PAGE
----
OSLO (Reuters) - Resource-rich Argentina is expected to join the international transparency standard for managing oil, gas and mineral resources, the Extractive Industries Transparency Initiative (EITI) said on Monday, which could make it more attractive for investors.
The global initiative, launched by Britain’s former prime minister Tony Blair in 2002, requires member countries to disclose how they allocate licenses and how much they receive from the companies in tax, royalties and other contributions.
In its latest push for transparency, the EITI has set a requirement to disclose beneficial ownership of extractive companies to reduce tax avoidance.
“We are foreseeing that Argentina can come close to applying to become a member,” EITI’s Chairman and Sweden’s former prime minister Fredrik Reinfeldt told journalists in Oslo.
The application to join the EITI, which could provide investors with more security, could come by EITI’s global conference in Paris in June, EITI’s Executive Director Mark Robinson told Reuters separately.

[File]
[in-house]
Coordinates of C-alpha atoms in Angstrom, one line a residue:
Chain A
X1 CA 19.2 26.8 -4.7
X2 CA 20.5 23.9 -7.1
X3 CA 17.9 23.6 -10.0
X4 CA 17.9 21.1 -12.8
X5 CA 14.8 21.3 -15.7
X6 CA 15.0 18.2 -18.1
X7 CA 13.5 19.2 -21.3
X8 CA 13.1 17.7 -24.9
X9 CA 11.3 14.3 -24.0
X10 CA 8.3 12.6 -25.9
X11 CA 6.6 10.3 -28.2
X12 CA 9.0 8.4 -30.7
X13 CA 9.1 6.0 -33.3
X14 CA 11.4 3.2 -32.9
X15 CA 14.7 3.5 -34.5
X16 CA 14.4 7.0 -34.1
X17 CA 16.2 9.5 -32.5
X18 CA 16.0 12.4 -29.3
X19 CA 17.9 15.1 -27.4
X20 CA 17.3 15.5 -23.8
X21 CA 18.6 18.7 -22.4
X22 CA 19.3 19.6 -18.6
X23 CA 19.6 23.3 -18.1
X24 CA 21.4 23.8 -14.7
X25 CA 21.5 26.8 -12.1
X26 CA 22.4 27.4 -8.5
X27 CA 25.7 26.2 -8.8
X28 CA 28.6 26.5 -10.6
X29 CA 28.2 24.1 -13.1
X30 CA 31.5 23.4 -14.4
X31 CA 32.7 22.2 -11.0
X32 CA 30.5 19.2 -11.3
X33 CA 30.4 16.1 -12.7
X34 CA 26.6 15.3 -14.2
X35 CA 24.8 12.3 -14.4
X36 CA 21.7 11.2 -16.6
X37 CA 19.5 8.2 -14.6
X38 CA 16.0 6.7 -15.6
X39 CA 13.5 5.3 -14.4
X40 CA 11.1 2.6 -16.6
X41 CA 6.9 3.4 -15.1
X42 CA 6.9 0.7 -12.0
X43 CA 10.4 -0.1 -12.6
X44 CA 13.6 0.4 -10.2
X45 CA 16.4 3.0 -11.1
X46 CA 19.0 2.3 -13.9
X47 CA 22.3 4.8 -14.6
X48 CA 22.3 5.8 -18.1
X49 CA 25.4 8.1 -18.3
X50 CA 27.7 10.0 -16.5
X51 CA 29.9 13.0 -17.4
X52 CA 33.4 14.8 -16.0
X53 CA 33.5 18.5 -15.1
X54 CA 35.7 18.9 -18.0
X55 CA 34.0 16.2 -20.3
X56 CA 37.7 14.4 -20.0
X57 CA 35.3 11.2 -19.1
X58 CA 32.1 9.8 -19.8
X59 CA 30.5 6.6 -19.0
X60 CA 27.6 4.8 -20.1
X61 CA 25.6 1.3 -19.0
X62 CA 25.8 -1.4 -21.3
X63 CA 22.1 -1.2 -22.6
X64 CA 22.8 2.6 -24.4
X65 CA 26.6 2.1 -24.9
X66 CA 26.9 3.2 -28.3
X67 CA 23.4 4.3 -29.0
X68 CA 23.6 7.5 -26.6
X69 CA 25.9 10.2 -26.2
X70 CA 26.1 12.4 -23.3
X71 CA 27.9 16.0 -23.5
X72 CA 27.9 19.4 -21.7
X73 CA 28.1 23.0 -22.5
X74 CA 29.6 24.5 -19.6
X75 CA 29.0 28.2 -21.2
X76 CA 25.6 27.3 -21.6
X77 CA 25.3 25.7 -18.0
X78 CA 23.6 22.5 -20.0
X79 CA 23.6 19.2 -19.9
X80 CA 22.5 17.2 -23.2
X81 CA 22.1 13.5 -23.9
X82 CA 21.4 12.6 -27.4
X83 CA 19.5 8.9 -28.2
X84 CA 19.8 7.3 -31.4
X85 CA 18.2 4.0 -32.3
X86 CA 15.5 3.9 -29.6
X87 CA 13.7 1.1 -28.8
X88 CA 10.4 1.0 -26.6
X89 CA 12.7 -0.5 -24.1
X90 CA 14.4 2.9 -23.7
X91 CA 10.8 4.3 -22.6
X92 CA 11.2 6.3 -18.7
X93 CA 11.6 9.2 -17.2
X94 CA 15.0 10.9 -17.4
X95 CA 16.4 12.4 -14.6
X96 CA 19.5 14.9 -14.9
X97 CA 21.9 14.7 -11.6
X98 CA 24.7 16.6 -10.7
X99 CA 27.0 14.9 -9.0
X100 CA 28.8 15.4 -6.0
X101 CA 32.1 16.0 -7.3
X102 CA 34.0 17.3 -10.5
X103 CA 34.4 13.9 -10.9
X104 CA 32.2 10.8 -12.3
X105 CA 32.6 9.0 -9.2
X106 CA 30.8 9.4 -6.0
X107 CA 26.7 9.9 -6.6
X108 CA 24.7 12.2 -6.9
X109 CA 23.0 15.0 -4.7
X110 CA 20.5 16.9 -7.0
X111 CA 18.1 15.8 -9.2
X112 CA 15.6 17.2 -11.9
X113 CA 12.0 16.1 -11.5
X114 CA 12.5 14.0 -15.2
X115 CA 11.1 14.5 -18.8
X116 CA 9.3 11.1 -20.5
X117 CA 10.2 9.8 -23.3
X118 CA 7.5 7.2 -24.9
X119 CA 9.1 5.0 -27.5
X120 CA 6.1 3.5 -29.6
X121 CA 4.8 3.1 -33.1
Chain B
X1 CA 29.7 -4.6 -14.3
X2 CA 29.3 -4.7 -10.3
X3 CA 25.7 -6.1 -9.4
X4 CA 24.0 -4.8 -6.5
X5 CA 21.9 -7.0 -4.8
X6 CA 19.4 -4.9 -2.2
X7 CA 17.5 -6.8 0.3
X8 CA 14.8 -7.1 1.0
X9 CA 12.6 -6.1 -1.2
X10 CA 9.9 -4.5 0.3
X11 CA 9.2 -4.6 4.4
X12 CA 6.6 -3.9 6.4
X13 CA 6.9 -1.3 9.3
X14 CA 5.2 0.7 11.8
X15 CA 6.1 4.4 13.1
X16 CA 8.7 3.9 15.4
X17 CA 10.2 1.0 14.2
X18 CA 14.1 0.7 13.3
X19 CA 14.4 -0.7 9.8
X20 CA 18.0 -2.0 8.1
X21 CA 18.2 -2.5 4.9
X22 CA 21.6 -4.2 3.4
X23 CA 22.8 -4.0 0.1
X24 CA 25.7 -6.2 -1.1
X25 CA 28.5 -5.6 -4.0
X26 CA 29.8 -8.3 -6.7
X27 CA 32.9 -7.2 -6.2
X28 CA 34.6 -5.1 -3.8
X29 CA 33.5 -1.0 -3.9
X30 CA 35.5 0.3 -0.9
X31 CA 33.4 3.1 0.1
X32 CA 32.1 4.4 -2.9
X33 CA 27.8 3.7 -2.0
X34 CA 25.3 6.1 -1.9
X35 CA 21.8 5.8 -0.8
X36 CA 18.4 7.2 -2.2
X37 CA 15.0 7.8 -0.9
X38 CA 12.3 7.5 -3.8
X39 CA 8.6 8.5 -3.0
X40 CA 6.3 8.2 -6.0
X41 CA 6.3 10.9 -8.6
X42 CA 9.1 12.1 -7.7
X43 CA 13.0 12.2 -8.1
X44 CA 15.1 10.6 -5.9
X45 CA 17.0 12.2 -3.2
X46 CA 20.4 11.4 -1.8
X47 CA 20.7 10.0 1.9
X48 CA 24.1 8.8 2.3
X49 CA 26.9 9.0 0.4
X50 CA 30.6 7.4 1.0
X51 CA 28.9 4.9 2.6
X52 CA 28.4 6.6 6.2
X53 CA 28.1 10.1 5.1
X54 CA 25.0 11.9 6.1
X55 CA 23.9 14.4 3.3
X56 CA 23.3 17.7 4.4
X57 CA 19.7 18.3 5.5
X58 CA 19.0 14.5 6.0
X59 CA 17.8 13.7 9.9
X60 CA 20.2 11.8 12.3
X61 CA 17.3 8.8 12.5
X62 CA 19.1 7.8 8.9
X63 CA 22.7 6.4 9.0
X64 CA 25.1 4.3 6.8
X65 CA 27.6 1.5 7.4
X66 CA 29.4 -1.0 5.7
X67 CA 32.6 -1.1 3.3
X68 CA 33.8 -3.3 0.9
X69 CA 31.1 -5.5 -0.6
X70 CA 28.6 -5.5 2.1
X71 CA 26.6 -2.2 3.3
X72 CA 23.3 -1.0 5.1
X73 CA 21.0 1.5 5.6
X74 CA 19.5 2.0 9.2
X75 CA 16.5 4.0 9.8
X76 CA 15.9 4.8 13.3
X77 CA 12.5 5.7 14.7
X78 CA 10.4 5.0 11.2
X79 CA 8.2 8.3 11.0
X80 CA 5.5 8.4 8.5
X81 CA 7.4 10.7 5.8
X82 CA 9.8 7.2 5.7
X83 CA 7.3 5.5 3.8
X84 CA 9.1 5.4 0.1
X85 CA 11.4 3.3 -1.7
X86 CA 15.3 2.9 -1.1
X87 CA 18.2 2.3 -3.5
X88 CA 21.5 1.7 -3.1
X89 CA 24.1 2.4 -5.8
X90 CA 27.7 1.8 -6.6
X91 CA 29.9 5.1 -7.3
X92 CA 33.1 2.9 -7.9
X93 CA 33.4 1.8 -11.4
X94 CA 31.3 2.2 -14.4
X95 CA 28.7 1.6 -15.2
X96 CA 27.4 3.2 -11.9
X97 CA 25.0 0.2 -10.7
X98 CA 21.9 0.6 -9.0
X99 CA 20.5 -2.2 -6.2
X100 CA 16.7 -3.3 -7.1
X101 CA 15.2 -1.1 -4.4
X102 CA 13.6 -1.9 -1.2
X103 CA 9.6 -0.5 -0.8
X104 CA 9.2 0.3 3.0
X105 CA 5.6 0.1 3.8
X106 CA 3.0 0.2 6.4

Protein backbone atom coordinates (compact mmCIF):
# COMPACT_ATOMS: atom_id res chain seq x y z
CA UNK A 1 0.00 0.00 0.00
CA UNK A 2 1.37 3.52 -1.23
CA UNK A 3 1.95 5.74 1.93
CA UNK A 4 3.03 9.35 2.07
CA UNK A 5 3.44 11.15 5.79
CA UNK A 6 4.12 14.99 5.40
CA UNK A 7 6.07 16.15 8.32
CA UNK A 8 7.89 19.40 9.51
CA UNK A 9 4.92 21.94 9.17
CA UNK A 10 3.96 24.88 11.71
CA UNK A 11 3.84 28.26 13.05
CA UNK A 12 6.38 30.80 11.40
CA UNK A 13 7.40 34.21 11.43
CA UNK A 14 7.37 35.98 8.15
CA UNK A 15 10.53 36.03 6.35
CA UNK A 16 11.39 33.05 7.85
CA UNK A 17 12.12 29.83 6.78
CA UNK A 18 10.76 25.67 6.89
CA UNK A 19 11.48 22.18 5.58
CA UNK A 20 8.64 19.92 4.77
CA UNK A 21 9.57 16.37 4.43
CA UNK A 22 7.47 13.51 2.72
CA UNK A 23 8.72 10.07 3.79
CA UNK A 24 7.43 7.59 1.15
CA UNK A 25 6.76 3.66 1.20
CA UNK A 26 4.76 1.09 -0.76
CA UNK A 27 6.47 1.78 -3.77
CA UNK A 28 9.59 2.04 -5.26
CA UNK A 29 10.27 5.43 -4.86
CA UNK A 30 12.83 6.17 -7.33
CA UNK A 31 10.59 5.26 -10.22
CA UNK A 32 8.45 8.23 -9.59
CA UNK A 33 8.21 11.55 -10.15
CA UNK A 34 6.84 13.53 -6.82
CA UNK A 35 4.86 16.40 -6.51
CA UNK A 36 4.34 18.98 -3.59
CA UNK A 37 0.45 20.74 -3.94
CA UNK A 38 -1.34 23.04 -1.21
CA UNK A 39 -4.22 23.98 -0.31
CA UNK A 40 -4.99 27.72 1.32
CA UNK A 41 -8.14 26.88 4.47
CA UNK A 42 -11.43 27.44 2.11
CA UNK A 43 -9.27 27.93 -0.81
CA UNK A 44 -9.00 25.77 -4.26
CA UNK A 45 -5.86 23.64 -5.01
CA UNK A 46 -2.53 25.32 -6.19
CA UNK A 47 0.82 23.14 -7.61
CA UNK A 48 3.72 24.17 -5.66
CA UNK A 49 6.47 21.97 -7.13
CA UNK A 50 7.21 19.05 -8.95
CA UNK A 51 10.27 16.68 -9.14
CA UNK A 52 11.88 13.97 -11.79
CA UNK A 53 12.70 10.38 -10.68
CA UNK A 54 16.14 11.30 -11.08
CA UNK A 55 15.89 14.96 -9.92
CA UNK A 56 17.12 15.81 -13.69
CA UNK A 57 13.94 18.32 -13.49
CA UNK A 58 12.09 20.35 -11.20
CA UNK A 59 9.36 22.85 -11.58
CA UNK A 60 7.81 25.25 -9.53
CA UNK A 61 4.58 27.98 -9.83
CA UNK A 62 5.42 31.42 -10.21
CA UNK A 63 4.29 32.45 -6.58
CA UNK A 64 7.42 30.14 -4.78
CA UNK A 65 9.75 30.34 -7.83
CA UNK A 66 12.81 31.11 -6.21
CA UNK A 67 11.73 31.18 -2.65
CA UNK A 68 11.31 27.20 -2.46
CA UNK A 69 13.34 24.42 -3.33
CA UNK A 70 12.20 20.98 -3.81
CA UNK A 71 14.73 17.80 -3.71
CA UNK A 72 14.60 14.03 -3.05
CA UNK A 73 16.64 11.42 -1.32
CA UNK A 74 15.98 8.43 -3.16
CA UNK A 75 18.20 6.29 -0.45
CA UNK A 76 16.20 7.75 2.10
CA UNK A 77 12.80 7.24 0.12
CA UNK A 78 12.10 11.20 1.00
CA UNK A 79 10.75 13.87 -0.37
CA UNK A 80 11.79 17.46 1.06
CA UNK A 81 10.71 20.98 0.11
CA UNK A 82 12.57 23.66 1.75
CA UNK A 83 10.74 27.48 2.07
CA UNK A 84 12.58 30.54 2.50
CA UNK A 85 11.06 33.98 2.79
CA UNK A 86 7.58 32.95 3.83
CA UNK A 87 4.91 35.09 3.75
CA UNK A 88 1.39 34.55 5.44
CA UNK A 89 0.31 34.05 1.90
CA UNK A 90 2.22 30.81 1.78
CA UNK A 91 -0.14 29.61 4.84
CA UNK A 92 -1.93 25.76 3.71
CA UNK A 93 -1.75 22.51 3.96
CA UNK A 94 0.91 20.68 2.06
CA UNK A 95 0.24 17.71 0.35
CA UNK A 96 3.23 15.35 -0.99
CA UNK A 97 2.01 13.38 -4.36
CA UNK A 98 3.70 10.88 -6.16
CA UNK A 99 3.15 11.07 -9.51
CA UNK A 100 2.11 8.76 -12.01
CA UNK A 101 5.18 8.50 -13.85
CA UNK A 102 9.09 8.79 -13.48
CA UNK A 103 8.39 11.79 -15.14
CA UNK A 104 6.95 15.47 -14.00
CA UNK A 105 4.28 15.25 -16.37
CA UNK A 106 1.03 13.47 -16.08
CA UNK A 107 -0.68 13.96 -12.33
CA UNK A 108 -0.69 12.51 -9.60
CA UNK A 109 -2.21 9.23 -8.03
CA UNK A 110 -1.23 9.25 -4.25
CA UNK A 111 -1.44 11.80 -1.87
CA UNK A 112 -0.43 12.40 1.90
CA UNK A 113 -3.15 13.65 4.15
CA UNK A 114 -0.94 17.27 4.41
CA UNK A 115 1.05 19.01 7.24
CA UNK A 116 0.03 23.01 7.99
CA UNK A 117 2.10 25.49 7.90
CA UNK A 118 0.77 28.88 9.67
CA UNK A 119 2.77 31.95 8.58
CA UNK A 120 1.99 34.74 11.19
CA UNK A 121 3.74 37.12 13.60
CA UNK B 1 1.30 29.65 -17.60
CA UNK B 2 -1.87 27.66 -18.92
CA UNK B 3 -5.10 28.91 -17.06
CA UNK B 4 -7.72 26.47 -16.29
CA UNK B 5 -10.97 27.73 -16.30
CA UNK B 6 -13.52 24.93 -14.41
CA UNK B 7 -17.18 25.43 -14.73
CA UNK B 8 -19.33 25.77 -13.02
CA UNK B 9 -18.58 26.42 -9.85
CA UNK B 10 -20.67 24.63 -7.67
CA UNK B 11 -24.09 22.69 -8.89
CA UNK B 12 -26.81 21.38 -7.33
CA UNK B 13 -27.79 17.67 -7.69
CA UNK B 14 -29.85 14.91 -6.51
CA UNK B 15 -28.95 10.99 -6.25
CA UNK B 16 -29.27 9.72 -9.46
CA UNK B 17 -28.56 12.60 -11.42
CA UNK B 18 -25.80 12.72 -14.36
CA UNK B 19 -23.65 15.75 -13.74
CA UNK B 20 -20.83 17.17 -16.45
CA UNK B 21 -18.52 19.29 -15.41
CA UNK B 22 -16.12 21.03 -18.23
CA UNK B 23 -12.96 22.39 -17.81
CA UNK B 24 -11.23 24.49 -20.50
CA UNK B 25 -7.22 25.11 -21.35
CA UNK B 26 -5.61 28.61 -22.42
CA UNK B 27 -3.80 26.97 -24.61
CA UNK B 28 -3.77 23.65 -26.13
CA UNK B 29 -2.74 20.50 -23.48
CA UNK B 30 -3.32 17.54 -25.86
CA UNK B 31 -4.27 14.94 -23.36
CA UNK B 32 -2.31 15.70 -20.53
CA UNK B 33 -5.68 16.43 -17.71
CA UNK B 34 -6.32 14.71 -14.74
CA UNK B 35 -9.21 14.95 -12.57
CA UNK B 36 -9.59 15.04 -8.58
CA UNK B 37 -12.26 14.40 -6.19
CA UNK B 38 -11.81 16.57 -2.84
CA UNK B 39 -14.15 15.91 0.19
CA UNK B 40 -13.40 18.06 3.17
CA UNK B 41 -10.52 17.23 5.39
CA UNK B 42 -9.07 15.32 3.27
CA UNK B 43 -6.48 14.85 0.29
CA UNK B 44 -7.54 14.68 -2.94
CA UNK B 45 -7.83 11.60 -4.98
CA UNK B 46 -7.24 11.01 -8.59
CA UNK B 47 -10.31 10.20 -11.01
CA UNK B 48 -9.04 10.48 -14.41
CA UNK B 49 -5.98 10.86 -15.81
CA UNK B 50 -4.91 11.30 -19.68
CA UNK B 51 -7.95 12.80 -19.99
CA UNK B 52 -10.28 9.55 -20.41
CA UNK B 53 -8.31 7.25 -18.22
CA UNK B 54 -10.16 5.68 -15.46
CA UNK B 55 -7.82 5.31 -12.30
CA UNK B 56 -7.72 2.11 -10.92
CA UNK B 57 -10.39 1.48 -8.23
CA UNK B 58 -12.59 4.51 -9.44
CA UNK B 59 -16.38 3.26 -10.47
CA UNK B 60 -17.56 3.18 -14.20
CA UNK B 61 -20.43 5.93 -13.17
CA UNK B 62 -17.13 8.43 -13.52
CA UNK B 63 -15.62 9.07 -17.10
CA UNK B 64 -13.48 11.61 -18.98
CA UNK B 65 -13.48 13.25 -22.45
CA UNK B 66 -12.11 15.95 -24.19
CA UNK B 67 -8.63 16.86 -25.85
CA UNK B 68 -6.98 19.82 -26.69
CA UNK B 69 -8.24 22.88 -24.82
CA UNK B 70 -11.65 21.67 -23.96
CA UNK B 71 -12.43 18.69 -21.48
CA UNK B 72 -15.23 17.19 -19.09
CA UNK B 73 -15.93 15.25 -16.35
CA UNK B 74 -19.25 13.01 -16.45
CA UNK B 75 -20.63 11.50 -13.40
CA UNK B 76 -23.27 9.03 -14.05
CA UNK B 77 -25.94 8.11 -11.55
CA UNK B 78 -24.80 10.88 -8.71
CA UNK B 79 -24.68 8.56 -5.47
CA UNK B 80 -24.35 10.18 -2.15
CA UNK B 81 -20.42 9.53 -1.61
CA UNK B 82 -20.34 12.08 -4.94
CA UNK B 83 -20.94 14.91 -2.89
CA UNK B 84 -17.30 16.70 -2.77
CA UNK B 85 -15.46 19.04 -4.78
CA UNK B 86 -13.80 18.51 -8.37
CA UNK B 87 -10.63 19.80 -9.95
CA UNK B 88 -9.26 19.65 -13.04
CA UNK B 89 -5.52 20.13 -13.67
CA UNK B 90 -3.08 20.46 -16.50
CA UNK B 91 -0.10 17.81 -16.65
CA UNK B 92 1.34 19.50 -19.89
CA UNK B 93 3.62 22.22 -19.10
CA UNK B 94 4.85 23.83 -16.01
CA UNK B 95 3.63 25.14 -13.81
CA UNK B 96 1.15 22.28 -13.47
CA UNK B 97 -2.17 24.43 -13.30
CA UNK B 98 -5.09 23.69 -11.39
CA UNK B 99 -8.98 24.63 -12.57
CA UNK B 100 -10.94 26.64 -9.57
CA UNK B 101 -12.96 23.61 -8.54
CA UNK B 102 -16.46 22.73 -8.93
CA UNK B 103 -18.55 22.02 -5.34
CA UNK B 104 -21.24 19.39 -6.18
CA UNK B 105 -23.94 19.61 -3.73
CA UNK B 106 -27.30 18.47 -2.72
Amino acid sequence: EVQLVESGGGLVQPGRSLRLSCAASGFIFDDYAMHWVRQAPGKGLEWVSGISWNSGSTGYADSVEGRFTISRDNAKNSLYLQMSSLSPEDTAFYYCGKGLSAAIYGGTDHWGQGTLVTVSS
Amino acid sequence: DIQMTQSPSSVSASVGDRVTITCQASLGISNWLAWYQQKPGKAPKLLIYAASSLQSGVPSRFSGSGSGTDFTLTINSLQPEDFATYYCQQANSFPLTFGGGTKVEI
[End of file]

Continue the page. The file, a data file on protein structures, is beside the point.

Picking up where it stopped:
International mining companies have been reluctant to invest in Argentina, rich in gold, silver, lithium and copper reserves, amid lack of regulatory clarity.
The world’s second-largest gold producer South Africa was also high on the candidates list, Reinfeldt said.
Robinson added both Argentina and South Africa’s membership could encourage their regional neighbors, such as Chile and Ecuador, as well as Angola, also to join.
EITI has been already in talks with the government of oil-rich Angola, while Lebanon was another potential candidate to join, he added.
So far, 51 countries had joined the EITI, including 24 in Africa.
EITI’s efforts, however, were hit, when the United States pulled out in 2017, while the world’s top oil, gas and mineral producers, including Russia, China and Australia have never joined. Reinfeldt’s home country, Sweden, is also not a member.
Even if Russia and China are not members of the EITI, their companies operating in EITI member states in Africa follow the transparency rules, Reinfeldt said.
EITI is also working with some of the world’s top commodity traders, including Trafigura and Gunvor.
“It’s been some quite tough years because the mood in the world is about putting your country first, not relying on multilaterism,” Reinfeldt said.
Reporting by Nerijus Adomaitis; editing by David Evans